Of property and alimony

What a minefield.

The tale of Clinton Grybas has interesting elements to it.  I never heard him commentating but he was supposed to have been one of the best sports commentators, respected and liked by all.  At 32, apparently the two of them [see pics] were close to marrying.

They appeared to be very much in love, they had it in mind to build a home and from all reports it was to be the standard process – courting, engagement and eventual wedding.

This all came to an abrupt halt when he failed to turn up to a radio commitment one day in 2008, the station phoned her, she phoned him and so on – he was found on the floor at his home.  Cause of death undetermined, possibly his sleepwalking, possibly an allergy, possibly … well, many theories have been put forward.

His parents and family devastated, fiancee Laurenna Toulmin devastated and I do apologize for this photo below right – I thought for a long while before running it.  You get the general idea from that.

Tributes came pouring in, funeral went ahead, probate was fine, all finished.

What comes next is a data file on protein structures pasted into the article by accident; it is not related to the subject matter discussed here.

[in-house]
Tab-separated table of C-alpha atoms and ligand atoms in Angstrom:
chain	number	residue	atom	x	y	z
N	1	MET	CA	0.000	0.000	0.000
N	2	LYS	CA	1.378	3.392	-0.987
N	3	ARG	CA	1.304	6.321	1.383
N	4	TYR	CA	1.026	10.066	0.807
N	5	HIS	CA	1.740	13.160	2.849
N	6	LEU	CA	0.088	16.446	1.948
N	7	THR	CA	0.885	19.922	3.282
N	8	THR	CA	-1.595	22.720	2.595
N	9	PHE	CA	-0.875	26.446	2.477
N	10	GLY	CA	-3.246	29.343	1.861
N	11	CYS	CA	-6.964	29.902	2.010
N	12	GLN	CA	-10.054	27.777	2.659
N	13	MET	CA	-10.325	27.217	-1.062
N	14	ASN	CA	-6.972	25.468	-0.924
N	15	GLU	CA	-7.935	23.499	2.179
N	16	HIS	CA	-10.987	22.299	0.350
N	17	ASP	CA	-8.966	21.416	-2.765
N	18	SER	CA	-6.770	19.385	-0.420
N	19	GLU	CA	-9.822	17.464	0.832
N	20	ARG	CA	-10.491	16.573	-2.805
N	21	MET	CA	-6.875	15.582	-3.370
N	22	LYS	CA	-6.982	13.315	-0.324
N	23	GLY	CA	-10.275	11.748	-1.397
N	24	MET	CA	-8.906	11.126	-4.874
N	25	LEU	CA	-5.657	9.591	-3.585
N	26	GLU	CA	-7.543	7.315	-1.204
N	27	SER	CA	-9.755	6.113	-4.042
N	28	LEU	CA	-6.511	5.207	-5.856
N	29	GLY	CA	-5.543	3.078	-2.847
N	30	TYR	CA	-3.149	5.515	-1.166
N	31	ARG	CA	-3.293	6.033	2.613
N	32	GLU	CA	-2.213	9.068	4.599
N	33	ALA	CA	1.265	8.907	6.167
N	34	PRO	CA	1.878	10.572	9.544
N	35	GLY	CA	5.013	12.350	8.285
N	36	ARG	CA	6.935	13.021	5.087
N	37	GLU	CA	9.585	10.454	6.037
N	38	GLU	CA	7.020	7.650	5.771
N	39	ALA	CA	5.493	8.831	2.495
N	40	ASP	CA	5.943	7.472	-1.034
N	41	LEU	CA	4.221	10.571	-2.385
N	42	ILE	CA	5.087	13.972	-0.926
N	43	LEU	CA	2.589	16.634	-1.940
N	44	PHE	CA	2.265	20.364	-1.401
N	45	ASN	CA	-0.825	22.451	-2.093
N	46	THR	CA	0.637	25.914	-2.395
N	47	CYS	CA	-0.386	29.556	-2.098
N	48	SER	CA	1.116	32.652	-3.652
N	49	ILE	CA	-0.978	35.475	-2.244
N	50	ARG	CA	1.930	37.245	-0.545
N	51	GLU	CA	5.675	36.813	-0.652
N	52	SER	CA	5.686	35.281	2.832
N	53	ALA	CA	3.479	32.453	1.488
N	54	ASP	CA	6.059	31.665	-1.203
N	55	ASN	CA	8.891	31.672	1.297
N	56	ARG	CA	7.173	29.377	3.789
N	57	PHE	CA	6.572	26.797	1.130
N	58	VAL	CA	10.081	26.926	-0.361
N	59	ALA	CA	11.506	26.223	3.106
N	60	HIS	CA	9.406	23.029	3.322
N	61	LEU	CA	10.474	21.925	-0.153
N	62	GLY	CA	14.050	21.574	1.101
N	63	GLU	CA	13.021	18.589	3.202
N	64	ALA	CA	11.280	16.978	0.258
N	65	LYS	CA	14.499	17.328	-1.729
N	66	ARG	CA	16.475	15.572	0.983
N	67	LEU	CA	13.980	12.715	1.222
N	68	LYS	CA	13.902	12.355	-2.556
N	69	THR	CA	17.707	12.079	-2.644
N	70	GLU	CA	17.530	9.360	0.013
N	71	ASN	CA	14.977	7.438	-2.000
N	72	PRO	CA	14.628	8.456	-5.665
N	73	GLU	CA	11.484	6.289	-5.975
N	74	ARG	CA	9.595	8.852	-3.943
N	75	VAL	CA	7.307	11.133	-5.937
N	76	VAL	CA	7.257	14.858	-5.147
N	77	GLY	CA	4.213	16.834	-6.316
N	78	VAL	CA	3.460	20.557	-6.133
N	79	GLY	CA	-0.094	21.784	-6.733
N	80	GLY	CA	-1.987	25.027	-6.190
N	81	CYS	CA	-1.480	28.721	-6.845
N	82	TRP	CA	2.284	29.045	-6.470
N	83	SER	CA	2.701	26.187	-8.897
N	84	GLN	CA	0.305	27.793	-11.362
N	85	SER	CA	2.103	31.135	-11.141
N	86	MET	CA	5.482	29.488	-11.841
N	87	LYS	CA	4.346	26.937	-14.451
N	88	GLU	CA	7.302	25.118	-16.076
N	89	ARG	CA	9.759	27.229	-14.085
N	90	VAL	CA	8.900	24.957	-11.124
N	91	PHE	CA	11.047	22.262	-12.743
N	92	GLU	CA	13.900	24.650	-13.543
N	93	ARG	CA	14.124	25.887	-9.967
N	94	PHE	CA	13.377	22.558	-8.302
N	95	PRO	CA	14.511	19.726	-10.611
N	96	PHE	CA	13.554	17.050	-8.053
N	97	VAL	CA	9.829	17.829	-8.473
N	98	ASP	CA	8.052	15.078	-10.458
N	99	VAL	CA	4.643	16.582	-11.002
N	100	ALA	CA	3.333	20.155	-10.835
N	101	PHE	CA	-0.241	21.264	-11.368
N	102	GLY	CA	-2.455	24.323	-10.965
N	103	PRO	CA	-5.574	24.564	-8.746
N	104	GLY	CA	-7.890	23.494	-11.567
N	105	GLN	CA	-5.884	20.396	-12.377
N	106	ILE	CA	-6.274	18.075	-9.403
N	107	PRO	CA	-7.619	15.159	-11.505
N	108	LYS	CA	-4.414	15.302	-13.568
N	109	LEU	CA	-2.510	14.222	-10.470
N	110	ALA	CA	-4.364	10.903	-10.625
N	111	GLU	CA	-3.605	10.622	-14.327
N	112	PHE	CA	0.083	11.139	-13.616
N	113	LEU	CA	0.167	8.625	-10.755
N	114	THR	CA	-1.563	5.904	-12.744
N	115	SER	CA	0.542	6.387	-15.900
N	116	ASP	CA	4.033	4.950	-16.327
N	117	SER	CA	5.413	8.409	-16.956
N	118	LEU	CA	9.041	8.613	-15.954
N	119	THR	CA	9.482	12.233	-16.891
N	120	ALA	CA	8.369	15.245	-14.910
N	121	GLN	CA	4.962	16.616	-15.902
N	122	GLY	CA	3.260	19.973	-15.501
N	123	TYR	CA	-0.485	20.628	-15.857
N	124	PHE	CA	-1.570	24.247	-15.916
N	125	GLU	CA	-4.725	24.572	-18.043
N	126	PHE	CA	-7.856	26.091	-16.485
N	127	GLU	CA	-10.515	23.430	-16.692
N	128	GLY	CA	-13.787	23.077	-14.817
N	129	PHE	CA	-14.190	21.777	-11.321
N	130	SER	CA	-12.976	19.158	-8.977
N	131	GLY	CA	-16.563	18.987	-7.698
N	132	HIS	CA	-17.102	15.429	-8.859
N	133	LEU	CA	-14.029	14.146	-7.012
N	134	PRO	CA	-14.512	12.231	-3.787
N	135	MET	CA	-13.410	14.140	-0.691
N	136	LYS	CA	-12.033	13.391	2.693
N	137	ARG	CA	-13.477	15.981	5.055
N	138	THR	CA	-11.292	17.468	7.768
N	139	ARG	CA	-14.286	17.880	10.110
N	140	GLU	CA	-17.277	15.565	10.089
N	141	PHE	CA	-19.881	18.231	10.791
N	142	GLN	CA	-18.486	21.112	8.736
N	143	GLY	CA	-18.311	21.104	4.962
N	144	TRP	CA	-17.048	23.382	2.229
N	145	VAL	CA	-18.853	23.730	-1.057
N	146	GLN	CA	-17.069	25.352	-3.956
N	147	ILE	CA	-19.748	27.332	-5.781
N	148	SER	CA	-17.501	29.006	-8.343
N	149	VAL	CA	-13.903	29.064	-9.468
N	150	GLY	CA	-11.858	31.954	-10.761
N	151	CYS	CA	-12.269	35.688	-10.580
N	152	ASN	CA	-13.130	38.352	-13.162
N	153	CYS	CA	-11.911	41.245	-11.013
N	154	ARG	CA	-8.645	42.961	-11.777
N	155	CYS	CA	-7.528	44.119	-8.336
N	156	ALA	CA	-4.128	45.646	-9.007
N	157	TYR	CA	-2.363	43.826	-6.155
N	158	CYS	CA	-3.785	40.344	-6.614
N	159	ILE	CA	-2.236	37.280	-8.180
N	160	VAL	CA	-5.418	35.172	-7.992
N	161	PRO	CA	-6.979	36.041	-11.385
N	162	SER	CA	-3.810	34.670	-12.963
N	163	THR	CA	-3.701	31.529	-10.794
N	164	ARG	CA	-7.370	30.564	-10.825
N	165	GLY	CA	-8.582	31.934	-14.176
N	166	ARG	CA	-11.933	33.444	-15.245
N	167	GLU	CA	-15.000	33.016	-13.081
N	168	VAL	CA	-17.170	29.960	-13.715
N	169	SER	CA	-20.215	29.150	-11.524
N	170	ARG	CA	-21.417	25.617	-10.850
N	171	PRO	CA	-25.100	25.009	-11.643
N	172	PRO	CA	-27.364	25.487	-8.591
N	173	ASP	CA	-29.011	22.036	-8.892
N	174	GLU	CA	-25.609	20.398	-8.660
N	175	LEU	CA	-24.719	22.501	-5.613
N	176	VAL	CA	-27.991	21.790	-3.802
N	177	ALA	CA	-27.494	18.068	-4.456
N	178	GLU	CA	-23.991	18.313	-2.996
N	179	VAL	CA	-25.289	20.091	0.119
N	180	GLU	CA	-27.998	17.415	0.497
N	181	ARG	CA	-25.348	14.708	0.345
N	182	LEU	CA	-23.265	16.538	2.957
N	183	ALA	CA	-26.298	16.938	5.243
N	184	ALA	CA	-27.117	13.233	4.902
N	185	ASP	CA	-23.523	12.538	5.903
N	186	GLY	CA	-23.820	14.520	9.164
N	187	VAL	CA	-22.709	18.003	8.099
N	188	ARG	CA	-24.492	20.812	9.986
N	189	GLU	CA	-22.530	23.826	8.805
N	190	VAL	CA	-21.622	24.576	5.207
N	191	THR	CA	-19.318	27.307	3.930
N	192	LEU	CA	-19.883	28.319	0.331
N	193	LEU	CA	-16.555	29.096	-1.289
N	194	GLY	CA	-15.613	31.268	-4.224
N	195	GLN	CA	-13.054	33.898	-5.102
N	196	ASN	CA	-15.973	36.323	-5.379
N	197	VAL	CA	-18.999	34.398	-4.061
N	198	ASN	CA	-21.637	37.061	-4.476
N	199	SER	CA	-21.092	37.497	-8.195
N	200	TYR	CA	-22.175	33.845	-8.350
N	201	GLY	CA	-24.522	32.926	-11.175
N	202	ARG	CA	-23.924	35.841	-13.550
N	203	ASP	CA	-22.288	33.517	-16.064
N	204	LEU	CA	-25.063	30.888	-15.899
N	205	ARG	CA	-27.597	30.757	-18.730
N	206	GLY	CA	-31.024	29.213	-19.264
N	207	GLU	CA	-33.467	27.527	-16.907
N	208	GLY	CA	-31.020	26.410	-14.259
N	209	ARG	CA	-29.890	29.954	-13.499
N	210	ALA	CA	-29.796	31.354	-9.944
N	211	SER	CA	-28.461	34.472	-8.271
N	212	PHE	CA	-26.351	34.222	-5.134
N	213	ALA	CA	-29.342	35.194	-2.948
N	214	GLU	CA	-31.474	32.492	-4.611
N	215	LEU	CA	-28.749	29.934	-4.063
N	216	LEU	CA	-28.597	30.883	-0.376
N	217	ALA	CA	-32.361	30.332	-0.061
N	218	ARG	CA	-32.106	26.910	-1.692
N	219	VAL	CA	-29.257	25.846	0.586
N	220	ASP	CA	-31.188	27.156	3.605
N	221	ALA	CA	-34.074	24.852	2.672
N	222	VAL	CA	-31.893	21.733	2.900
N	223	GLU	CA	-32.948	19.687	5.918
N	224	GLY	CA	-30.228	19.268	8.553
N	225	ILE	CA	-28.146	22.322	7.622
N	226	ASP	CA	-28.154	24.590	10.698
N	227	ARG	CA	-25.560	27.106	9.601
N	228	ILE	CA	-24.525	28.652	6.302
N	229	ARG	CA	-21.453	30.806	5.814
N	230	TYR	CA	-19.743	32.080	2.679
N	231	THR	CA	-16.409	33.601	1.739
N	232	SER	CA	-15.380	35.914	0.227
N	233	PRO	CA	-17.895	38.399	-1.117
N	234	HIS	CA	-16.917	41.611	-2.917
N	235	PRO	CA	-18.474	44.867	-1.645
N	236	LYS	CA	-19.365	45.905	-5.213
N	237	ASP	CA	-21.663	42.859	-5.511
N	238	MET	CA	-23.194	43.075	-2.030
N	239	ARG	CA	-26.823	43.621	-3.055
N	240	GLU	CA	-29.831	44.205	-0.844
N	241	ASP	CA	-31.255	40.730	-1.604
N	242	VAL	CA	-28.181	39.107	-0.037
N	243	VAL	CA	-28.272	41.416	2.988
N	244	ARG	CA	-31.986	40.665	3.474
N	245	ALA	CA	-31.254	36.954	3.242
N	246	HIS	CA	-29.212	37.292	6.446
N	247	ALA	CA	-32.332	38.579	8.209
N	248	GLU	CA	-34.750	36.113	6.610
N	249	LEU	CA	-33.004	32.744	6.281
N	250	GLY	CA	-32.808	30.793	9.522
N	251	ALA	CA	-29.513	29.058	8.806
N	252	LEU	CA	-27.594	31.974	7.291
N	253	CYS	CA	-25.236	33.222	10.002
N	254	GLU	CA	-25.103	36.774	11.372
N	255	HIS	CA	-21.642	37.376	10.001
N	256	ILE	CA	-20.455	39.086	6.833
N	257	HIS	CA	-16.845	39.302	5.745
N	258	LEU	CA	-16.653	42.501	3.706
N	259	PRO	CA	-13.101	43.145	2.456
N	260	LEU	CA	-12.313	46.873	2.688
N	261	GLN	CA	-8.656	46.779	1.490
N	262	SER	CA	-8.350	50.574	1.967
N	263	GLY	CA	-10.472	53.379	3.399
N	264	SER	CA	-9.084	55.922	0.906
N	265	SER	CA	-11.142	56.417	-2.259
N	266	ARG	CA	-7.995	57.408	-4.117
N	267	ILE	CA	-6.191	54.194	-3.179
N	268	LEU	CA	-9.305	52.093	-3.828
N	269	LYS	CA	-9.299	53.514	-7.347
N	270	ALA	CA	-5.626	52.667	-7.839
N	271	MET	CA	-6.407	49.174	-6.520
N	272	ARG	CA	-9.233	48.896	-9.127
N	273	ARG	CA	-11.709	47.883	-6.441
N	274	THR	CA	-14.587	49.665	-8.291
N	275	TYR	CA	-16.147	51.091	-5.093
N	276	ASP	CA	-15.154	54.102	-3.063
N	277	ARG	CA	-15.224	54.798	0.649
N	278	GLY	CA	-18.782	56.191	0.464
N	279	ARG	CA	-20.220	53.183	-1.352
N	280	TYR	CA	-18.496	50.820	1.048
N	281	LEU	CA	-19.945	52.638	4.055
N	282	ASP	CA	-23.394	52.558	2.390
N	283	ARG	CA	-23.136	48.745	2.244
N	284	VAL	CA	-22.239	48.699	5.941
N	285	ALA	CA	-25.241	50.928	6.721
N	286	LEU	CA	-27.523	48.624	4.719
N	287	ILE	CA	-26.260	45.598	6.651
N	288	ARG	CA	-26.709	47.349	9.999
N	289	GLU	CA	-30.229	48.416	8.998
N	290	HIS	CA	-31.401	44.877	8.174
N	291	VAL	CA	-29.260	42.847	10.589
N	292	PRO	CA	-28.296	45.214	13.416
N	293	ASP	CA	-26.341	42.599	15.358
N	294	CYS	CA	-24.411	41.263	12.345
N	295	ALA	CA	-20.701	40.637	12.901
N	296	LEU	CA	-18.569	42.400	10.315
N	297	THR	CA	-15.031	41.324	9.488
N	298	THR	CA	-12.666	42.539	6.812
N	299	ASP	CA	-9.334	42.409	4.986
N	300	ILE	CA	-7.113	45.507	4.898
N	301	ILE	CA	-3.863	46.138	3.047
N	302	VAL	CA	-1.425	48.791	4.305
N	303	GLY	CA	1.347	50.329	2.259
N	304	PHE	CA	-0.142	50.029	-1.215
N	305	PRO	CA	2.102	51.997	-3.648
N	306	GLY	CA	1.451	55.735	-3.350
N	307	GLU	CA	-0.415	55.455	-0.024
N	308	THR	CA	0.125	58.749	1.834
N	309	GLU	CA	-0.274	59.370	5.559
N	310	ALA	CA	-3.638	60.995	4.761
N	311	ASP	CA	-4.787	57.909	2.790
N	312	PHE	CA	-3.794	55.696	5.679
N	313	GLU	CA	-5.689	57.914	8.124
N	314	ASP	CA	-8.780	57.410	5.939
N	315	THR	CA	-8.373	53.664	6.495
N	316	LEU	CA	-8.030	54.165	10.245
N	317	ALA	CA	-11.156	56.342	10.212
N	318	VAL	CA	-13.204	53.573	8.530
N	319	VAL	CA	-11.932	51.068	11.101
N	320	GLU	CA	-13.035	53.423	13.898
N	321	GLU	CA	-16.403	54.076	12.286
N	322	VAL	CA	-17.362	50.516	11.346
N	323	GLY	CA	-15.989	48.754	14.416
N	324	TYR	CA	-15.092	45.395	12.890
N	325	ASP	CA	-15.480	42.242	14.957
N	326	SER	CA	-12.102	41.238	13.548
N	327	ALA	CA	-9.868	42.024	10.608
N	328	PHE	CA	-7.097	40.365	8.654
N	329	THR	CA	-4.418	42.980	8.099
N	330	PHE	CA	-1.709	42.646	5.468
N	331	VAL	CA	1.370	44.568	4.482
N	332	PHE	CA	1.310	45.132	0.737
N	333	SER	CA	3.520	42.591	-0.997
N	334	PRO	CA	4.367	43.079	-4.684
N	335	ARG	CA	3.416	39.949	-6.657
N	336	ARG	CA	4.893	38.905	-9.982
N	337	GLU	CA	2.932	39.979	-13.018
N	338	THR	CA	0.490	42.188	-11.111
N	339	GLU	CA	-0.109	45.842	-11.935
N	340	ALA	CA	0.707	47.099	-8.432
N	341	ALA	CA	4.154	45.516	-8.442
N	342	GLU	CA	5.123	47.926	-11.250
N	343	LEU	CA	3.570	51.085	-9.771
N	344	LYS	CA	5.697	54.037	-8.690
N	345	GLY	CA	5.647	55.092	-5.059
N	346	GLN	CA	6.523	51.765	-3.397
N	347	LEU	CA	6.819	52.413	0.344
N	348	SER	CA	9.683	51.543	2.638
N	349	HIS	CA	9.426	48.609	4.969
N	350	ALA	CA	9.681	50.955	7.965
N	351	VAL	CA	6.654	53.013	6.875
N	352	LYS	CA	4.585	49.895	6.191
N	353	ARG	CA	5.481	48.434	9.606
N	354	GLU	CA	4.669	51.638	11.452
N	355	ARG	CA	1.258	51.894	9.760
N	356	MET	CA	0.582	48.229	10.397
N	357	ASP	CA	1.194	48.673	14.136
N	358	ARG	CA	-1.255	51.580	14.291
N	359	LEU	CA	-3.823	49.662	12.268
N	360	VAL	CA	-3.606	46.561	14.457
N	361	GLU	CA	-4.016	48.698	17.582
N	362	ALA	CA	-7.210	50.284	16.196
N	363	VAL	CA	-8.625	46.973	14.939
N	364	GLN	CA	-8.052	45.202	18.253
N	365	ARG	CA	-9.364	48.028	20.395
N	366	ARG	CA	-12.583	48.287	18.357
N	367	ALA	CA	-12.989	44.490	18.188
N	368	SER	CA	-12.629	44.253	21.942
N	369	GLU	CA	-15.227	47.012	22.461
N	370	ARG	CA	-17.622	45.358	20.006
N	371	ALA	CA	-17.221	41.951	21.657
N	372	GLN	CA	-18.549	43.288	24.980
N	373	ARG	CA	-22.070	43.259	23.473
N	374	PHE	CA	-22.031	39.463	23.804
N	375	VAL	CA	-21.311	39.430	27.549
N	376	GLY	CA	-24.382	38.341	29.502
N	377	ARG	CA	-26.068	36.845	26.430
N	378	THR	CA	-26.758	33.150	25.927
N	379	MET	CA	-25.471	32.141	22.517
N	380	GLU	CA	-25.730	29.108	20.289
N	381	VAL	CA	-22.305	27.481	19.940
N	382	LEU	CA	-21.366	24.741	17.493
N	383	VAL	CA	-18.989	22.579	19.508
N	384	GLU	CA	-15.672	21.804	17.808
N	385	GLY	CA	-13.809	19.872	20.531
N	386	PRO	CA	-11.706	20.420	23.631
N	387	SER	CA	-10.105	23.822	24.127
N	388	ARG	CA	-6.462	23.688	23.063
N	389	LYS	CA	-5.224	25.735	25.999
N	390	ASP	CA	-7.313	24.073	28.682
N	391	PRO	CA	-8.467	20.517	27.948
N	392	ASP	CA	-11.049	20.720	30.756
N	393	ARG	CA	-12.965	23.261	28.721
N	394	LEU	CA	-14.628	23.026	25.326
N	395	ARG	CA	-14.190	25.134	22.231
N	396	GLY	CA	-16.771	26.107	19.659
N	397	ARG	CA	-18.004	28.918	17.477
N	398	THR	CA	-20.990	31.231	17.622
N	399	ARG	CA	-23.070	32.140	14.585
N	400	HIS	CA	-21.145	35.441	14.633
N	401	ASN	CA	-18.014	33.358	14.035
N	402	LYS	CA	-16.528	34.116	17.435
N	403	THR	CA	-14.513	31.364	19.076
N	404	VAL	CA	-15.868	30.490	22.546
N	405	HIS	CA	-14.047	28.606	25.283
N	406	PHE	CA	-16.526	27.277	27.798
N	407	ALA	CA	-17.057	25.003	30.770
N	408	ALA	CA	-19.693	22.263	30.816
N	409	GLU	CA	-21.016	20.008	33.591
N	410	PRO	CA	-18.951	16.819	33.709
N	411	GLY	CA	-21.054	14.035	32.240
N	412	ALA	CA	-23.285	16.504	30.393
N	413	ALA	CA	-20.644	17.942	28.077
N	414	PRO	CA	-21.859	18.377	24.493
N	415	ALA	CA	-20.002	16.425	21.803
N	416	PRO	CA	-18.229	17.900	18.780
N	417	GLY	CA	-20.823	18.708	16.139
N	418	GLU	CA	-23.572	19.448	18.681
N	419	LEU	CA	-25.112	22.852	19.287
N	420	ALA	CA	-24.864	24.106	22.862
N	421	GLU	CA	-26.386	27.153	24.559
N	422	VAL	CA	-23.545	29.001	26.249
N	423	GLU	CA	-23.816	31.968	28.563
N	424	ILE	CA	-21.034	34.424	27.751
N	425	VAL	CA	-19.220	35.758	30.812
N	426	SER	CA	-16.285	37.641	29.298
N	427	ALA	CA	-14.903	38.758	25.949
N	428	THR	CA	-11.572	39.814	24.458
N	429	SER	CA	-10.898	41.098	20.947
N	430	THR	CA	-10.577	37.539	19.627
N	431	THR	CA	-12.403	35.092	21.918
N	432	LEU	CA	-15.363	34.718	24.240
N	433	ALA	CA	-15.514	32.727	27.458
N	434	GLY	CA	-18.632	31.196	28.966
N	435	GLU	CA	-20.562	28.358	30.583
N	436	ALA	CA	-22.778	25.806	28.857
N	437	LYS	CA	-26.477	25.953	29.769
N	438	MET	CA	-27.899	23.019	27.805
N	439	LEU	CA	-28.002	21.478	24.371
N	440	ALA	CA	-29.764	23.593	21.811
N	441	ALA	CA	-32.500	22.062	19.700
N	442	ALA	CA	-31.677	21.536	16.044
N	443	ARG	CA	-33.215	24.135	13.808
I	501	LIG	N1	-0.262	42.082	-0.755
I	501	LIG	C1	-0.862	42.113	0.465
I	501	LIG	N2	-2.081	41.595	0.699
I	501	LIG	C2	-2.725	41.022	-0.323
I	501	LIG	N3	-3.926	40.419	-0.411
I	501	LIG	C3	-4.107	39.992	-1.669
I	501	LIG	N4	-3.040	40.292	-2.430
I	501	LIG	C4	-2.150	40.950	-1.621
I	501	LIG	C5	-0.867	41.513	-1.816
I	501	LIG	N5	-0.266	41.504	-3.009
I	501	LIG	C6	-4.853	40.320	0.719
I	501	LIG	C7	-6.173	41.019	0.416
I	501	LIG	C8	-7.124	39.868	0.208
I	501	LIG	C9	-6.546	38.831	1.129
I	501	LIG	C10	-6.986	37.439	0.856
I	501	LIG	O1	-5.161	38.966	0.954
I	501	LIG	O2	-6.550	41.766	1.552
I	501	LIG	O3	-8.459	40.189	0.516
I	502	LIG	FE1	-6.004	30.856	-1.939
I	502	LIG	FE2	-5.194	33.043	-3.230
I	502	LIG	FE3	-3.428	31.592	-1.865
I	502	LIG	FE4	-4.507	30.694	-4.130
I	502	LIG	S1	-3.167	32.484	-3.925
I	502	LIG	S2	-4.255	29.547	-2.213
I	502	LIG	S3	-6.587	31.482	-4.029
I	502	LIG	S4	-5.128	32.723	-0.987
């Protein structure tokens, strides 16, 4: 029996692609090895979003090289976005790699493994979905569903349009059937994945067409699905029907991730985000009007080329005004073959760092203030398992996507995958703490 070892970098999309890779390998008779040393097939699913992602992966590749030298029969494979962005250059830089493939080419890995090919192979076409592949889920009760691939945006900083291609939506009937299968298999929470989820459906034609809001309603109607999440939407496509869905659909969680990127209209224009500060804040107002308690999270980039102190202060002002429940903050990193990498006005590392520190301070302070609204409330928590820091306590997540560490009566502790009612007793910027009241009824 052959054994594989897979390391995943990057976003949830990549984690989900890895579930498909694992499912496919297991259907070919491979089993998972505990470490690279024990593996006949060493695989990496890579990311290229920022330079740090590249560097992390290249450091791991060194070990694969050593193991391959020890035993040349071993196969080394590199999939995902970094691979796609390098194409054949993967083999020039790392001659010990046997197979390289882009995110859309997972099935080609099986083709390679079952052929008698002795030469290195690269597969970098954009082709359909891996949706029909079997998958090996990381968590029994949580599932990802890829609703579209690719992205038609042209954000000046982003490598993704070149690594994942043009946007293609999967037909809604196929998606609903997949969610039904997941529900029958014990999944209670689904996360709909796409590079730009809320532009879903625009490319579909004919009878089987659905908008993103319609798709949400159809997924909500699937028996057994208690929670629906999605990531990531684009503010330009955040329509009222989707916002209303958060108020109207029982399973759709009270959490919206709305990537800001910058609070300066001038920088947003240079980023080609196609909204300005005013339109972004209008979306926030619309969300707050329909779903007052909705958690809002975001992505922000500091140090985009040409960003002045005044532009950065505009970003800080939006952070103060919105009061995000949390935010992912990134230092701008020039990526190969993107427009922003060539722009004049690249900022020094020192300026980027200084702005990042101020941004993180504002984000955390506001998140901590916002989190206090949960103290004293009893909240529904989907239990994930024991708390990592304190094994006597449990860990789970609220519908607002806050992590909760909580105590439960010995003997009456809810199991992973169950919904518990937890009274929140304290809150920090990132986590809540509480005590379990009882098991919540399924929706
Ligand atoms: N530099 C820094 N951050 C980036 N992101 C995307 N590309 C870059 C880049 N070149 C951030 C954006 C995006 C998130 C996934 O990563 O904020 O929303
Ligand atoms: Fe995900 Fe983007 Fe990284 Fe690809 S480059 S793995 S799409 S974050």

Well, not quite.

Just who was to blame is still not settled today but this is the mother’s side of it:

The grieving mother explained the hurt caused by a series of alleged incidents, including being locked out of her son’s apartment by Laurenna and having to negotiate for the return of his treasured teddy bear and other sentimental items.

That’s how she put it.  Treasured teddy bear?   Hmmmmm:

“I asked if we could come on the Thursday to collect some things and she said it wasn’t convenient,” Mrs Grybas said.

Ah – just to collect “some” things.  Might have been a misunderstanding, might have been but it seems Ms Toulmin thought they would clear the flat of anything valuable.  So she locked them out.

They put an immediate caveat on his entire estate – his $460 000 in the bank, his car, his superannuation and they were quoted as saying they knew he had other assets but couldn’t find them.  At this stage, I’m getting flashbacks of Anna Kournikova and her parents.